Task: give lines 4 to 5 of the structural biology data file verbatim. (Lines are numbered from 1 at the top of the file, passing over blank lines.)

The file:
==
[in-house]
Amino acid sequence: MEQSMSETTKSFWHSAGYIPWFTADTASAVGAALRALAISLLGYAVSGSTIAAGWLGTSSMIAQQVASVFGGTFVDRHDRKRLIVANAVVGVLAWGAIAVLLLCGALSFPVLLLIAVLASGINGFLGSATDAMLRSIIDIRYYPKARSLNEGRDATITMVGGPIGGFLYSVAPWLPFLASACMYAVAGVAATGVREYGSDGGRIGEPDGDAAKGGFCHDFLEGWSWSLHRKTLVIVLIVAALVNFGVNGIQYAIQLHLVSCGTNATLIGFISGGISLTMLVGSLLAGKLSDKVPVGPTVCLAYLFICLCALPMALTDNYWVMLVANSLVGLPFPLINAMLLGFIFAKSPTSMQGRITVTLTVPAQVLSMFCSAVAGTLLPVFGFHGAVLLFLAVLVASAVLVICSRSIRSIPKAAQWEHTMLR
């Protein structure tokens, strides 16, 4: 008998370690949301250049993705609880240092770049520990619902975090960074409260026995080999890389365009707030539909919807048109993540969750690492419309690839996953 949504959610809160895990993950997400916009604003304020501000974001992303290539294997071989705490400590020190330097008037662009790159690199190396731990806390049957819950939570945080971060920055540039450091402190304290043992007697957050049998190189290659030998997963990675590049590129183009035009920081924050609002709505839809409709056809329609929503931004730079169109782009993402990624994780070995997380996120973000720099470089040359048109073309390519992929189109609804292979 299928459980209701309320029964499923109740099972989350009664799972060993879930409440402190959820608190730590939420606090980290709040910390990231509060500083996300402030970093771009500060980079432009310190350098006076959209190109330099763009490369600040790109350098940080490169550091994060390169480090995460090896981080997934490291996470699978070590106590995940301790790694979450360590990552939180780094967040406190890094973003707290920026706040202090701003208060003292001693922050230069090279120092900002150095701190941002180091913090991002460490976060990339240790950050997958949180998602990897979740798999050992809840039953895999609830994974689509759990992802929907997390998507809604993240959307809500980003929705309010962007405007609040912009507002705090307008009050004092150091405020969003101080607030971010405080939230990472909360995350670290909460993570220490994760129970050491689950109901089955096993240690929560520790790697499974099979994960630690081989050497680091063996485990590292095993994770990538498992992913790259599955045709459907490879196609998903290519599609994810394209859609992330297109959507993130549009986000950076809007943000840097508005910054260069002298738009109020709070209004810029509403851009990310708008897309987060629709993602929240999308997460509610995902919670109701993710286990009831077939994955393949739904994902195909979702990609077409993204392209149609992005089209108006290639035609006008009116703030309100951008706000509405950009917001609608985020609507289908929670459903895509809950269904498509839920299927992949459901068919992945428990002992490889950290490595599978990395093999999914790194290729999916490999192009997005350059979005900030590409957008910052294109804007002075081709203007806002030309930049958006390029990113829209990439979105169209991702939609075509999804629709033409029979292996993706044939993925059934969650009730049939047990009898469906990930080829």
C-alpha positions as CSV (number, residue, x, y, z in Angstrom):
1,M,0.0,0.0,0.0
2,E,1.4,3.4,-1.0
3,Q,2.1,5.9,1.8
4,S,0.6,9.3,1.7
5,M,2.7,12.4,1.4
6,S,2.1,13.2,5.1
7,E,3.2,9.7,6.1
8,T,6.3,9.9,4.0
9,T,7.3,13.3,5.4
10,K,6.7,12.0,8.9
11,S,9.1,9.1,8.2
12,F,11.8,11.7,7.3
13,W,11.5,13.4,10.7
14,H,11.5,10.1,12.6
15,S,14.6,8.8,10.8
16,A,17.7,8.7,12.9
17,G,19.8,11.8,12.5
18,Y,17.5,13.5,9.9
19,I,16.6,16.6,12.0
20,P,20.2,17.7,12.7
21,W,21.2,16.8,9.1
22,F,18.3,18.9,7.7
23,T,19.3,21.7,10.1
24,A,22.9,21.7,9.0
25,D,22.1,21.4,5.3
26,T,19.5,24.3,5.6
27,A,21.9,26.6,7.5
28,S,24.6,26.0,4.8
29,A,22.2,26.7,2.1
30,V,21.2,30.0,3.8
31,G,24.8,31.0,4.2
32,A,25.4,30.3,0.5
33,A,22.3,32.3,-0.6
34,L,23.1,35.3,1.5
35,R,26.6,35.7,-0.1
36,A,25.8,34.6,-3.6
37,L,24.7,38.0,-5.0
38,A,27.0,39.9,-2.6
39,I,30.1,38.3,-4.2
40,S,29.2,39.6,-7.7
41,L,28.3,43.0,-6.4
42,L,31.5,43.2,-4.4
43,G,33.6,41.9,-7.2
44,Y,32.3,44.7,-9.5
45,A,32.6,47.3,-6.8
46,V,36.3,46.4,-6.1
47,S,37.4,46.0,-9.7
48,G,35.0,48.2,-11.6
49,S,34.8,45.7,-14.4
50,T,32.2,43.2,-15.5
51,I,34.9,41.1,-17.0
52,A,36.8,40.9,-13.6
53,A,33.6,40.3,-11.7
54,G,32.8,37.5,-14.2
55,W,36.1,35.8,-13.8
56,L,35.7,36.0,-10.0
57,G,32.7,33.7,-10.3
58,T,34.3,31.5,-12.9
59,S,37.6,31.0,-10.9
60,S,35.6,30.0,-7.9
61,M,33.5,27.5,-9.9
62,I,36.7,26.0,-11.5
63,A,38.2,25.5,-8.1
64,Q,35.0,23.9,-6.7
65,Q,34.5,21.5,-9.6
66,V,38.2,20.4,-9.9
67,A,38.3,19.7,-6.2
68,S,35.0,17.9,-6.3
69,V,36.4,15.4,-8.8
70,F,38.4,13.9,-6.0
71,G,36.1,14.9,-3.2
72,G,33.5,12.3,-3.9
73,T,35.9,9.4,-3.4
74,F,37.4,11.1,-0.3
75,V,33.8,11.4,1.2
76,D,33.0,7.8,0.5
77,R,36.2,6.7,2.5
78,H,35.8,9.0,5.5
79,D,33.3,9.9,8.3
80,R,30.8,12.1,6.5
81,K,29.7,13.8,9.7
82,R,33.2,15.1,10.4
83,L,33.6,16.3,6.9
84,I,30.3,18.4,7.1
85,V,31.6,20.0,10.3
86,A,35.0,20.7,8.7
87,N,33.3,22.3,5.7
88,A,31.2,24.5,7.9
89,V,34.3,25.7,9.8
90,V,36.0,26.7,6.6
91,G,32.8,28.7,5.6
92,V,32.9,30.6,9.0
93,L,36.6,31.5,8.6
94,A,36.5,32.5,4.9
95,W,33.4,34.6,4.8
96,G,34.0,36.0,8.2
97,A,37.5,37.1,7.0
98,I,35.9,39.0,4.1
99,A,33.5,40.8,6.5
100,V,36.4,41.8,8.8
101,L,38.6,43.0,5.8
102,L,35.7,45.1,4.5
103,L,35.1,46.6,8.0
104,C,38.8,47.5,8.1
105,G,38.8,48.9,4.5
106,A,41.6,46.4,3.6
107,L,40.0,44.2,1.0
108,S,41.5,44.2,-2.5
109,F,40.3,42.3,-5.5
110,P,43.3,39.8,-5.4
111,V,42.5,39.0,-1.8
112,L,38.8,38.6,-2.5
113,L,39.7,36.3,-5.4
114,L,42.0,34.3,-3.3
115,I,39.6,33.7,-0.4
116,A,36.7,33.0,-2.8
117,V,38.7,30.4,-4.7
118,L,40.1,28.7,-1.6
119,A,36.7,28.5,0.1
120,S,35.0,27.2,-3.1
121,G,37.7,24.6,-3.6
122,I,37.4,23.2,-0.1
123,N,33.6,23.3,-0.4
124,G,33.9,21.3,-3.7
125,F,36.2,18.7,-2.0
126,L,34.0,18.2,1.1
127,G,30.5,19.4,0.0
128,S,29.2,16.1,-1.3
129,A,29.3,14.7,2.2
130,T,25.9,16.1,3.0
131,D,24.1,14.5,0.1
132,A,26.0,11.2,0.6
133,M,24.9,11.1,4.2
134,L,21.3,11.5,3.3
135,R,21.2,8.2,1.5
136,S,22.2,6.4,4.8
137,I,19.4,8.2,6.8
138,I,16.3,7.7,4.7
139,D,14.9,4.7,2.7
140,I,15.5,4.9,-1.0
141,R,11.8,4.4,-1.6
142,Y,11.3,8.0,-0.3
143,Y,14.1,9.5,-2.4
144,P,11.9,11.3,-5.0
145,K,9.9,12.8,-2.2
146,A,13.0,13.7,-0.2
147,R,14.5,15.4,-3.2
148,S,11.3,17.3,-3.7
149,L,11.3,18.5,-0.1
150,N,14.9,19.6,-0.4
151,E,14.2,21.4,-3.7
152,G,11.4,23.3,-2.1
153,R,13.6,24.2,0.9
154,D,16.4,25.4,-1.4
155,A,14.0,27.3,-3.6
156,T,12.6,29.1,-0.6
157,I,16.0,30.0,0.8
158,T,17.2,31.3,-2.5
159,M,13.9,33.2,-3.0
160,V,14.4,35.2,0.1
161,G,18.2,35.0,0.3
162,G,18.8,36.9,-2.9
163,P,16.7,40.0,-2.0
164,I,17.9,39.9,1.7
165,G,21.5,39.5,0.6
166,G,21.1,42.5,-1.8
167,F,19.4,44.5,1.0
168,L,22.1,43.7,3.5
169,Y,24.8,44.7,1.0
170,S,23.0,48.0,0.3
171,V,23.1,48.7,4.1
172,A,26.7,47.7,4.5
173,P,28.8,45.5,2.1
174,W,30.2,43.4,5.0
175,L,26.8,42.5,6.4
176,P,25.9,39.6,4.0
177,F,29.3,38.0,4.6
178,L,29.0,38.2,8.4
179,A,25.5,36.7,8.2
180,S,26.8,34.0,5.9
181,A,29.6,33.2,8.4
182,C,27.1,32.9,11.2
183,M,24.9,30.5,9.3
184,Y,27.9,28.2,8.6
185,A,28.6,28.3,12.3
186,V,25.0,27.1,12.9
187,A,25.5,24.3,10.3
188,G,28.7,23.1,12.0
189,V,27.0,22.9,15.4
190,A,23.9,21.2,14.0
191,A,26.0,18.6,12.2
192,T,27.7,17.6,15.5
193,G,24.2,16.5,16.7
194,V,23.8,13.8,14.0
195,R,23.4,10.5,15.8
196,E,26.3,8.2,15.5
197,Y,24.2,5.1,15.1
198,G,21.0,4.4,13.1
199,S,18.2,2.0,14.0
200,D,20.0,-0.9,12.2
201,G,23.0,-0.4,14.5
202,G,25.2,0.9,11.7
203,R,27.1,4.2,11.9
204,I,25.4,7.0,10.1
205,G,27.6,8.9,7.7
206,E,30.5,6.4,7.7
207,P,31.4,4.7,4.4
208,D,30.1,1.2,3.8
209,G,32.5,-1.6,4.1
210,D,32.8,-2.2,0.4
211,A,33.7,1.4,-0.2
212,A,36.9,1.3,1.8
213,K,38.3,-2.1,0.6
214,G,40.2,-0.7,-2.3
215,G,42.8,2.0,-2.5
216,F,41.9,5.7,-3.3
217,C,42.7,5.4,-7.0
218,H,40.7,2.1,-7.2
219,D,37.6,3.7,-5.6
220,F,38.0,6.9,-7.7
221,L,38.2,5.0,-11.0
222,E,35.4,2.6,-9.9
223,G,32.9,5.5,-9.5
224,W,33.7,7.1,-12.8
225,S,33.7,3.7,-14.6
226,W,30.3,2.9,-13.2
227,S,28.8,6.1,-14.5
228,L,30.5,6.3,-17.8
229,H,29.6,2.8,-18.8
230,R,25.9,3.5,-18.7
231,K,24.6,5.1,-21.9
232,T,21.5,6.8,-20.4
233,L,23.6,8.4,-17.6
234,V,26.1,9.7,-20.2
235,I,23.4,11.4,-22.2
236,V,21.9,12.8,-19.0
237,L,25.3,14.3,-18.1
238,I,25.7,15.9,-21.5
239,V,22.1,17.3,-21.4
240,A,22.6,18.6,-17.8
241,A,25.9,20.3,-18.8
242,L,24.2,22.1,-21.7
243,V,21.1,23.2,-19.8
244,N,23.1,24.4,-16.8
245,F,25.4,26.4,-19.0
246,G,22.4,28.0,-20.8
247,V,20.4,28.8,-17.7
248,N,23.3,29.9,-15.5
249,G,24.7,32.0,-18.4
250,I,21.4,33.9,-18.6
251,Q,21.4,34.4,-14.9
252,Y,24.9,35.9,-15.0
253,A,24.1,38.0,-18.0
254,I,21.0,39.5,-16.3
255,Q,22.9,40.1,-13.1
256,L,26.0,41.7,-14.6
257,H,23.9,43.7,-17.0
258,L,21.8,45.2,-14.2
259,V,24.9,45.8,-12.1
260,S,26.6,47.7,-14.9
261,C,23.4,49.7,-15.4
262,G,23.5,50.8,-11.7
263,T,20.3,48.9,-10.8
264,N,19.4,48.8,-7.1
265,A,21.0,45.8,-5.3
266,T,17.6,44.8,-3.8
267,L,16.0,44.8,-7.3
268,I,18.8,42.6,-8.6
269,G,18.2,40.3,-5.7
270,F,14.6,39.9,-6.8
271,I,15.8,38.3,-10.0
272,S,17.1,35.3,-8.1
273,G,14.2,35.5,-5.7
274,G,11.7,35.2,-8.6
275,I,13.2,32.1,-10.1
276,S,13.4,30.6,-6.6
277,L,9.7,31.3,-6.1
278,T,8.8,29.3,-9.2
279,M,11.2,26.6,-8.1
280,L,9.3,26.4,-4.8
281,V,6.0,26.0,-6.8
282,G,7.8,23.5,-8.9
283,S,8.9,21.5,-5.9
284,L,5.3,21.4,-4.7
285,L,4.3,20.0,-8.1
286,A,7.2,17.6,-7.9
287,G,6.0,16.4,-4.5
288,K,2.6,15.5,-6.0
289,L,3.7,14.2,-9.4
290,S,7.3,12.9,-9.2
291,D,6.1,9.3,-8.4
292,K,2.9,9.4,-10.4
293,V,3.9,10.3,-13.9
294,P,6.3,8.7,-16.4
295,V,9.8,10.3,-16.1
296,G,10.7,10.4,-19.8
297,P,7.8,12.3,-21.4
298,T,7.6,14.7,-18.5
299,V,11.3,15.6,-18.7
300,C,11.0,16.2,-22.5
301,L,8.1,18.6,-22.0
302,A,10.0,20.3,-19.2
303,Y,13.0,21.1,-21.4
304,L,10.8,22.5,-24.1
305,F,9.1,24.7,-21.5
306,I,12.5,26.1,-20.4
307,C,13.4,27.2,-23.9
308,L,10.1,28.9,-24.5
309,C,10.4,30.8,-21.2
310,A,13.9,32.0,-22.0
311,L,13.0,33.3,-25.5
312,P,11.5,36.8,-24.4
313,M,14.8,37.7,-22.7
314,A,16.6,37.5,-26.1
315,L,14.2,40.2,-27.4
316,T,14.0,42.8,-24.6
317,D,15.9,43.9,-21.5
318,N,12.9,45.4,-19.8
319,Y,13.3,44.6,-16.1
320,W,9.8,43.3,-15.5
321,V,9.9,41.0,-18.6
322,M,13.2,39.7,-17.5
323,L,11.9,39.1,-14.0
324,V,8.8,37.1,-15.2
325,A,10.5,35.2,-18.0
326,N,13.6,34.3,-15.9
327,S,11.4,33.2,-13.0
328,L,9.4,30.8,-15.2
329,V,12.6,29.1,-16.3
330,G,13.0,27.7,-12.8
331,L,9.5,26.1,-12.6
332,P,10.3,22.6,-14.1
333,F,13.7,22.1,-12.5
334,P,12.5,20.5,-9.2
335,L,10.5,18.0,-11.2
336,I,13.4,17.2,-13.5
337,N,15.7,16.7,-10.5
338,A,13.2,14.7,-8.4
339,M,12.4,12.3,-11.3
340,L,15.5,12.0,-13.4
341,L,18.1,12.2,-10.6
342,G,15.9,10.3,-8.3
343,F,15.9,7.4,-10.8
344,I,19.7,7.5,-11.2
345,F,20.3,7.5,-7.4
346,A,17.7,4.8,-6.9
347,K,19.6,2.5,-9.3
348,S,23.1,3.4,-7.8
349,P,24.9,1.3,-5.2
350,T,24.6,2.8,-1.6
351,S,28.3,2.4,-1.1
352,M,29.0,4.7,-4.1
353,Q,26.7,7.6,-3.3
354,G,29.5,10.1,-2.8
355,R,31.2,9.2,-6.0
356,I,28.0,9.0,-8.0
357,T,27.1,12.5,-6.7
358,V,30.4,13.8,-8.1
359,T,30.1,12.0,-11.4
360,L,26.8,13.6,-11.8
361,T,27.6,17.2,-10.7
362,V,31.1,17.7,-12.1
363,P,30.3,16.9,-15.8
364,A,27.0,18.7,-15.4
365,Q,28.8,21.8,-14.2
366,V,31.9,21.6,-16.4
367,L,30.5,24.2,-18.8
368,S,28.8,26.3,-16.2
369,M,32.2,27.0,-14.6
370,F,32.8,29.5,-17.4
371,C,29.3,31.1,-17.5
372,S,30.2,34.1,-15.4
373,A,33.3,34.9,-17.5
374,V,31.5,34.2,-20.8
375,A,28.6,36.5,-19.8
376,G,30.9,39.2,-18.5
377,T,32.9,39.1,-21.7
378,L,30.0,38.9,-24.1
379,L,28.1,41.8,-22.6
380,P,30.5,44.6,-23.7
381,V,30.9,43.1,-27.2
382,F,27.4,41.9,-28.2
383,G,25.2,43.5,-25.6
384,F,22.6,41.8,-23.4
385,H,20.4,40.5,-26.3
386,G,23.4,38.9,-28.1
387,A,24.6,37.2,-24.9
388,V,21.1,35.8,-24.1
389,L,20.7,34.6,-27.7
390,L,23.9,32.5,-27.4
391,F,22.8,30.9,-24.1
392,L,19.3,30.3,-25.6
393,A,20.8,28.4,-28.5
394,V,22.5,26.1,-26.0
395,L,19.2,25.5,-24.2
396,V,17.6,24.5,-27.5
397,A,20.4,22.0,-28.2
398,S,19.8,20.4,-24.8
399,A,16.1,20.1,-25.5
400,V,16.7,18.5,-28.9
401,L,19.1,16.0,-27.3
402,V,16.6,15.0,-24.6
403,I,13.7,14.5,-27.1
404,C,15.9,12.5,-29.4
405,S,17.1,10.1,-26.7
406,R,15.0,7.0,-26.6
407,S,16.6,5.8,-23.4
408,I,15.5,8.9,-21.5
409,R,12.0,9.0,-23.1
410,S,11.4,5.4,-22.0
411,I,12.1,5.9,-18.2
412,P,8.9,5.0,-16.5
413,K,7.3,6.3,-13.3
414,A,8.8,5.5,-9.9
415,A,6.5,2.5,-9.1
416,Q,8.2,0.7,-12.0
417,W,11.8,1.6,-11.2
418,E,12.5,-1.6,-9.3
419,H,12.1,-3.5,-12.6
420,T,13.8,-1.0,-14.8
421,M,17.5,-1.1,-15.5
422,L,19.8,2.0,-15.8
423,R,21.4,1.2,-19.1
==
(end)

C-alpha positions as CSV (number, residue, x, y, z in Angstrom):
1,M,0.0,0.0,0.0